Over the last three years The Forgotten Angle Theatre Collaborative (FATC) has hosted a total of 34 South African and International Dance Artists in its Artist in Residence (AIR) Programme. The 31 South African artists that have participated in the programme reflect the programme’s extensive national reach with artists coming from six different provinces:  KwaZulu-Natal, Mpumalanga, Eastern Cape, Western Cape, Northern Cape and Gauteng. The three International artists who have taken part in the AIR programme came from Switzerland, Israel/Germany and Denmark.

The AIR programme, that takes place at the Ebhudlweni Arts Centre in rural Mpumalanga, is made possible through the support of its principle funder, Rand Merchant Bank, who has supported the programme since its inception in 2015. This year the AIR programme has received additional support from the Department of Arts and Culture: Community Arts Centre funding and from the National Arts Council of South Africa.

Since 2015 participating artists have presented works developed through the residency programme on a number of national platforms such as the Dance Umbrella and the National Arts Festival, as well as on international platforms in countries such as Ghana and Spain.

The five Artists currently in Residence are Joni Barnard (Gauteng), Thalia Laric (Western Cape), Kopano Maroga (Western Cape), Alfred Motlhapi (Gauteng) and Themba Mbuli (Western Cape).

The month-long residency programme is dedicated to stimulating creative research in the field of dance and aims to provide a framework within which artists can deepen and extend their creative practice. Speaking of the value of the residency opportunity Joni Barnard explains: “This kind of residency is extremely beneficial for young dance artists because it creates time and space to refine and reignite creative methodologies and actively allows for moments of extensive research to occur.” Kopano Maroga also addresses the value of having a space to explore one’s creative approach when he states:  “The opportunity to engage with your artistic practice without the pressure of having to create something that ‘increases share value’ or has ‘bums-on-seat’ appeal is super rare in the climate we work in….When you’re accustomed to a dynamic where your creative, psycho-emotional and physical labour is either undervalued or exploited, the experience of feeling valued as a human, before the projected value of what you may or may not produce, proves pretty damn radical.”

The residency also provides an opportunity for dialogue, sharing and exchange between young dance artists from different contexts. Thalia Laric acknowledges the value of such interactions when she says: “As an artist working outside the commercial mainstream, it is incredibly valuable to have the opportunity to connect with other like-minded artists in such an intensive way. It seems that we have similar concerns around the relevance of our practice, the politics of what we do, and the need for great change in our industry – particularly related to areas of transformation, embodiment and authentic engagement.” Barnard shares these sentiments and adds: “The intimate setting – sharing studio and living space –  allows for rich discussions and debates to occur on the politics of making work within the current South African Climate. I have found these ‘social’ encounters to be as invigorating as the encounters in the studio.”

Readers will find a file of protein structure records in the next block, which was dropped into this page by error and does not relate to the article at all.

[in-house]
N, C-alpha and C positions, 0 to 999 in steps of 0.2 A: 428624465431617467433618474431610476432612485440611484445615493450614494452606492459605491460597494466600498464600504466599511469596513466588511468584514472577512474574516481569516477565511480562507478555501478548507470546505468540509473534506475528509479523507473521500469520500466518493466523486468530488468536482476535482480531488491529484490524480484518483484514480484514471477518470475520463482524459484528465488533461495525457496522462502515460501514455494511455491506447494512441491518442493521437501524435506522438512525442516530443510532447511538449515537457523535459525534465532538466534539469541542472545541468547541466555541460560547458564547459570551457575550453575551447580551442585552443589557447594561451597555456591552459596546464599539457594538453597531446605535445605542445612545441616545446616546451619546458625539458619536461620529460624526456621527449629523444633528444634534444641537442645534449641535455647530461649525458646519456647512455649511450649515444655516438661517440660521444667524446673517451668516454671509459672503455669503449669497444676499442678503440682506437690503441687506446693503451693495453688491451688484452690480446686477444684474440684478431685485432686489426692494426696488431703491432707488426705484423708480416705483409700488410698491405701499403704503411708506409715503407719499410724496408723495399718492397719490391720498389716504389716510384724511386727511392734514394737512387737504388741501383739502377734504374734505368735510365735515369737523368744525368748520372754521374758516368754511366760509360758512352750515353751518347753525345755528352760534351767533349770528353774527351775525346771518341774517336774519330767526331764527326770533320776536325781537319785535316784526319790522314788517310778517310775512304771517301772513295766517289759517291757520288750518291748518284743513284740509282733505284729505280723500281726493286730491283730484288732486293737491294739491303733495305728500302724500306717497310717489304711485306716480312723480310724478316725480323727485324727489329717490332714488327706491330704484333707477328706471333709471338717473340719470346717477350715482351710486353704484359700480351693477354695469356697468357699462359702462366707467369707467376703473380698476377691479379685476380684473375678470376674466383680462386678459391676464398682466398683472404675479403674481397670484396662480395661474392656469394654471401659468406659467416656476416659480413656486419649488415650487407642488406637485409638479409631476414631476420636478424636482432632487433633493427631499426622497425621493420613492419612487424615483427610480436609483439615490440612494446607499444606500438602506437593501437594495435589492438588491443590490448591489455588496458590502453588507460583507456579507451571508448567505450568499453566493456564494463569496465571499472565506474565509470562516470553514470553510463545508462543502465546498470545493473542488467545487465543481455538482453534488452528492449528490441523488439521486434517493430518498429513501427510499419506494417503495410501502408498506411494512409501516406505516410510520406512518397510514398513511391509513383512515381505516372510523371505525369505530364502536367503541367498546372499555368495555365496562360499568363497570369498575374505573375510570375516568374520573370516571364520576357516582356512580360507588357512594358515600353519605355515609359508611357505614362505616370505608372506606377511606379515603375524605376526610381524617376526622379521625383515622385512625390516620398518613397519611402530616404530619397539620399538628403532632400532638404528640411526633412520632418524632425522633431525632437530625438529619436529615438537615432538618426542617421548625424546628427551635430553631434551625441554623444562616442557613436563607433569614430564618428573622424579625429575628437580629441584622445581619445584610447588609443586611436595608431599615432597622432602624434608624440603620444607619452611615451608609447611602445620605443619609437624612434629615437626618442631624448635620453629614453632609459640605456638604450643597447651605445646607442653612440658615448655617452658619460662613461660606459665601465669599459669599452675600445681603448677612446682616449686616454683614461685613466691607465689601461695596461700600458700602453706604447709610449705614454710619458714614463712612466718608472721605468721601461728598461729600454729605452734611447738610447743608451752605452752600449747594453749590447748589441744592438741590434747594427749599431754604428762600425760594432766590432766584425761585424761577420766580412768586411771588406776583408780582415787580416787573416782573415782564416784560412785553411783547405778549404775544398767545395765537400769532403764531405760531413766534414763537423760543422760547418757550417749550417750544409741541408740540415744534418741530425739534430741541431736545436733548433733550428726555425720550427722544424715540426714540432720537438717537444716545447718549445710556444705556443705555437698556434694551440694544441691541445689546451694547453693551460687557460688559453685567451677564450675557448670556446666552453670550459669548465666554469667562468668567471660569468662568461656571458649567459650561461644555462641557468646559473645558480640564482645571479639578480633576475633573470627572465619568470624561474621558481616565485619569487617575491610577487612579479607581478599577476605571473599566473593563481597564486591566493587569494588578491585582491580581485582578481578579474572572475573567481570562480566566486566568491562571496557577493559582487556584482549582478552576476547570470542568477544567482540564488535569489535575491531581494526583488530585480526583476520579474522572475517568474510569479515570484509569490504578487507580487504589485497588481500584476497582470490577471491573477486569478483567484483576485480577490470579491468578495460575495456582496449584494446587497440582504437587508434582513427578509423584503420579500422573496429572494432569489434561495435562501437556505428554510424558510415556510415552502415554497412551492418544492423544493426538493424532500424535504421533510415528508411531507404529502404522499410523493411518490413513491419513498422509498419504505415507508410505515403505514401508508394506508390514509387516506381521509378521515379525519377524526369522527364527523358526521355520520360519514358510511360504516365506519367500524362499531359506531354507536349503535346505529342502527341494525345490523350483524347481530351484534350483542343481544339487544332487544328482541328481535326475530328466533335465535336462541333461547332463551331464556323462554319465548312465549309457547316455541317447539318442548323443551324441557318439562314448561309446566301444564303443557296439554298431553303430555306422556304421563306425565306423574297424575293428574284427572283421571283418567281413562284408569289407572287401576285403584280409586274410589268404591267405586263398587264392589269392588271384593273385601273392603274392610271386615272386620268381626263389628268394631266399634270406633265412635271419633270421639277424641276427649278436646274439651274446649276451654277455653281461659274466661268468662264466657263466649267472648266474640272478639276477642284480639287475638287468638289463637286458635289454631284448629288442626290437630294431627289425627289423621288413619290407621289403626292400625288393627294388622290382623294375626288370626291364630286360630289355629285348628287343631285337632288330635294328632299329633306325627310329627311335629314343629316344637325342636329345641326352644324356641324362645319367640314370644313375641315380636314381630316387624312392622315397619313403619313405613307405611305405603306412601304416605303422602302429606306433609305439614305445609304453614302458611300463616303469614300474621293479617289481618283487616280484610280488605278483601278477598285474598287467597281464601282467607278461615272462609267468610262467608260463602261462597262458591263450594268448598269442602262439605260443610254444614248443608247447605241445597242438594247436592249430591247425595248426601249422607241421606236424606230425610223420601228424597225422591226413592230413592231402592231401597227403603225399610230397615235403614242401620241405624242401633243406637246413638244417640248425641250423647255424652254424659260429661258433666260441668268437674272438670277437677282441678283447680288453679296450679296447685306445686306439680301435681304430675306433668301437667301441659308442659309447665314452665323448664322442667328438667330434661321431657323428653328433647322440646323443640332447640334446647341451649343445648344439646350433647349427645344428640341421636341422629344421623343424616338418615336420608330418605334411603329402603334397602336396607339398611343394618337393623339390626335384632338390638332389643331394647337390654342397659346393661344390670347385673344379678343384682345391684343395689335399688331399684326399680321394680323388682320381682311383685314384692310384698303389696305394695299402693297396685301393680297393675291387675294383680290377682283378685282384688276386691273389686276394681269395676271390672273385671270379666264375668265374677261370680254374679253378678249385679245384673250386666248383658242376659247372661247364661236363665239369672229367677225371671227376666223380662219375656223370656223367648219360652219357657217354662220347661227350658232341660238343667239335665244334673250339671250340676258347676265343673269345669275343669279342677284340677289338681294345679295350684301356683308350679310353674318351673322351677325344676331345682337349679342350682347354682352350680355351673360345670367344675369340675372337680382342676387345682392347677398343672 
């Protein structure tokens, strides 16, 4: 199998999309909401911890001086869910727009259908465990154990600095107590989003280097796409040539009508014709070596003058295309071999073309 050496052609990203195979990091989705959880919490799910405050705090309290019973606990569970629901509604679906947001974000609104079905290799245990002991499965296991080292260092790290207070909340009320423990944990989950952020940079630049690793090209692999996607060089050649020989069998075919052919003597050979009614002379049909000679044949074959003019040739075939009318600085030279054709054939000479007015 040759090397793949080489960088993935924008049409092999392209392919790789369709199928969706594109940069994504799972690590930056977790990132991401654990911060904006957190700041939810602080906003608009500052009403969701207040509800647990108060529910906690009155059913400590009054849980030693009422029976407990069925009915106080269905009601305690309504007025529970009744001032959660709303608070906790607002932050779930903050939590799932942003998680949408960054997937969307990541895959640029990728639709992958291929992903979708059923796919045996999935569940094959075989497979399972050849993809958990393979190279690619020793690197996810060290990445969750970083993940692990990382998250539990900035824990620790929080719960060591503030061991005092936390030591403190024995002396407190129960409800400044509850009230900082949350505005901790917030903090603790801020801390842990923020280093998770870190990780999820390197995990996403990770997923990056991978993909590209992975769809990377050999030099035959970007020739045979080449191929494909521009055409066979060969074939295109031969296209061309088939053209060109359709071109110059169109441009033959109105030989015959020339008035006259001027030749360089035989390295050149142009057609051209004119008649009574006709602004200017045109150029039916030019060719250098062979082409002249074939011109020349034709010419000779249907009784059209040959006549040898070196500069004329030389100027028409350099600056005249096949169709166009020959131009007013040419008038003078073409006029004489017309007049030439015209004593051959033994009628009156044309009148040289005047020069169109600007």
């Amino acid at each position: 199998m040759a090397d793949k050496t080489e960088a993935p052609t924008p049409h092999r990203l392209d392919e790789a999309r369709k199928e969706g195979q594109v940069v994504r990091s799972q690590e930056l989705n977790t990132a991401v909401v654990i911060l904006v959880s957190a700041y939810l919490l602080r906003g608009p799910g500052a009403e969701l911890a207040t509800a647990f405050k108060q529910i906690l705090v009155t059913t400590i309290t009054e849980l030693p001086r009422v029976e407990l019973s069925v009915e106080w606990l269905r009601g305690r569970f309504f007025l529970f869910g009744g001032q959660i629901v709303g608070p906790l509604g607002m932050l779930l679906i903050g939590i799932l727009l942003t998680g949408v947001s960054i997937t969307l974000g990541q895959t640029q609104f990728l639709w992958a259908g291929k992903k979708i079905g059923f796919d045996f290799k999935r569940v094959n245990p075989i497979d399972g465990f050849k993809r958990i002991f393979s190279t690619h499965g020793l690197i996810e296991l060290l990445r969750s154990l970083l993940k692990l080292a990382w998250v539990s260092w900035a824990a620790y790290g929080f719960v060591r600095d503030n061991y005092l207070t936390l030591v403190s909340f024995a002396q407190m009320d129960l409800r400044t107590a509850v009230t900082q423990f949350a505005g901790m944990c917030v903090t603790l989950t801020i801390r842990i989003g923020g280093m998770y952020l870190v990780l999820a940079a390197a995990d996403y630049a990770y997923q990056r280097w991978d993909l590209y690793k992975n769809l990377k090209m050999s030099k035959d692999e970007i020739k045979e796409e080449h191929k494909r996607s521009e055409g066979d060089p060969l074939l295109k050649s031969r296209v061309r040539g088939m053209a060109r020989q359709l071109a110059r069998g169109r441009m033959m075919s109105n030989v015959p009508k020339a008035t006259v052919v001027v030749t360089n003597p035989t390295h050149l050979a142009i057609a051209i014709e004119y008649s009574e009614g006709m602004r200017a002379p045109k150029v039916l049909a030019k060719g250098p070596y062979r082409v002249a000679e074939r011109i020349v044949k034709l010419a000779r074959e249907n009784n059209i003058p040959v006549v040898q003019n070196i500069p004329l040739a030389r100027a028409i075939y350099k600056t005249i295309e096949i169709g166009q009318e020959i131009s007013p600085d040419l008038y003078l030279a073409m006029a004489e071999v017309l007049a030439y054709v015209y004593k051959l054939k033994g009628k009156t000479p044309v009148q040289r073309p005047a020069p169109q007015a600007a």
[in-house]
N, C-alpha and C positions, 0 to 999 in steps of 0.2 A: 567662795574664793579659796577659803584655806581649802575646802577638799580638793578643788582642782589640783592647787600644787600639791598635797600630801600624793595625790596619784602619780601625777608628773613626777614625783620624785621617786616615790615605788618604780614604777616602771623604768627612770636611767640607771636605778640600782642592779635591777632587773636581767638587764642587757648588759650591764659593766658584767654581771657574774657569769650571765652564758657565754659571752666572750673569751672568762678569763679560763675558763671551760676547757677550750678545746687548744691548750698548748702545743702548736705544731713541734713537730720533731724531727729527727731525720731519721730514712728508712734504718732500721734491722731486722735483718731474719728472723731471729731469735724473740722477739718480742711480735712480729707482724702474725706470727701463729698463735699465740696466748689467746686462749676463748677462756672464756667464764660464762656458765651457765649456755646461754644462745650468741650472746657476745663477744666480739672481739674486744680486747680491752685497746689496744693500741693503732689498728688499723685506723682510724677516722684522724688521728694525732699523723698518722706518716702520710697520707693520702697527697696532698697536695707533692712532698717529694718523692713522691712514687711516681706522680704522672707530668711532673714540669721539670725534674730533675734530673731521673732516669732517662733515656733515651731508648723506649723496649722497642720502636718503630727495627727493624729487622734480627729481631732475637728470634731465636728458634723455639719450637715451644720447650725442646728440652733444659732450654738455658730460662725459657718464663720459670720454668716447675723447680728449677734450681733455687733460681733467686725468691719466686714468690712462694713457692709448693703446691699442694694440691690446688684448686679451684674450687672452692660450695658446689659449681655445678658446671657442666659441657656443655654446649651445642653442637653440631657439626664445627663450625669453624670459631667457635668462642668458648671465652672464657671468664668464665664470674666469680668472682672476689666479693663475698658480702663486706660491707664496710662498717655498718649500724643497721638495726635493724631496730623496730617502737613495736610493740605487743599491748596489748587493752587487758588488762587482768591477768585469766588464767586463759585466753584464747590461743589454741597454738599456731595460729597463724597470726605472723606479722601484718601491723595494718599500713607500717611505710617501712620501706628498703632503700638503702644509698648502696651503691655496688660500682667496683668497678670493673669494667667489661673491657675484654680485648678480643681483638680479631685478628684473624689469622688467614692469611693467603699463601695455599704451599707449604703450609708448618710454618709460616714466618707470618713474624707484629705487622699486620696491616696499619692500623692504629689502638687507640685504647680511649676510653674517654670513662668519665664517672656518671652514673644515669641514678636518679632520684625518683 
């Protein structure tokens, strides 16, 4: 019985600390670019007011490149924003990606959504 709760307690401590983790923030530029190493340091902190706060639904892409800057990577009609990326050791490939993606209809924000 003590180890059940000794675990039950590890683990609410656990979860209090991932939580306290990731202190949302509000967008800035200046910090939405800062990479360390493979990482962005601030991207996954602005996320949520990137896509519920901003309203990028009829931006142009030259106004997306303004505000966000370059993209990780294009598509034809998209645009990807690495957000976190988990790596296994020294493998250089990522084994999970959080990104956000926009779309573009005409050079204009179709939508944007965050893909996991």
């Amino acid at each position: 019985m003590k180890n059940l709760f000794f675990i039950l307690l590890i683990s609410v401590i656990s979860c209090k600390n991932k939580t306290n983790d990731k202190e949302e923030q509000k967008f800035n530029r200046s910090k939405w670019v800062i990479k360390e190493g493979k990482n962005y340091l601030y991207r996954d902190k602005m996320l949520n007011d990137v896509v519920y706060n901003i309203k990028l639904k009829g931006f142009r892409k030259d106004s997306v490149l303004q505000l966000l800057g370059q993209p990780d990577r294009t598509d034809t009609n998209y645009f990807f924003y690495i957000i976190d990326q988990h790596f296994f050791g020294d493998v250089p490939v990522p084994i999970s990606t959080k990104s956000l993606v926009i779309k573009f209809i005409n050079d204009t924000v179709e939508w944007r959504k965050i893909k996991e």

Residency participants are presented with a programme of Master Classes and workshops offered by leading South African dance practitioners to unlock new approaches to dance-making and to inspire innovative strategies for the creation of new works. Facilitators on the current residency have included international contact improvisation specialist, Lucia Walker, choreographer Desire Davids, arts entrepreneur David April and members of the Ebhudlweni faculty that include FATC Artistic Director, PJ Sabbagha, and FATC Development Manger, Athena Mazarakis. Residents also have space and time for their own investigations. Describing the residency structure Laric states: “I have enjoyed the way the residency is facilitated, with a gentle structure offering some provocation, but also a lot of open time for individual process. Along with this there is a strong emphasis on the concept of process”. Maroga adds: “The holistic nature of the approach of the AIR program has been super galvanizing and energizing. I feel like I am able to contribute more productively to a world of possibility and abundance rather than cynicism and scarcity.”

For Alfred Motlhapi the residency “means a creative platform of learning how to articulate myself as a young professional dance artist to build a relatable relationship with my craft and those I find myself working with or collaborating with”.

2016 Standard Bank Young Artist Award Winner for Dance, Themba Mbuli, expresses his gratitude for being able to be a part of the residency: “Being surrounded by nature, having experienced dance practitioners as facilitators who are guiding throughout the residency, and sharing/exchanging with my colleague dancers from various backgrounds – I can confirm that the residency is like a reboot button to me, helping me to re-center.”

FATC’s AIR faculty over the past three years have included South African and international  dance professionals such as Mamela Nyamza, Gerard Bester, Roser Tutusaus (Spain), Joan Catala (Spain), Craig Morris, Lucia Walker (UK/SA), PJ Sabbagha, Athena Mazarakis, Fana Tshabalala, Nicholas Aphane and David April.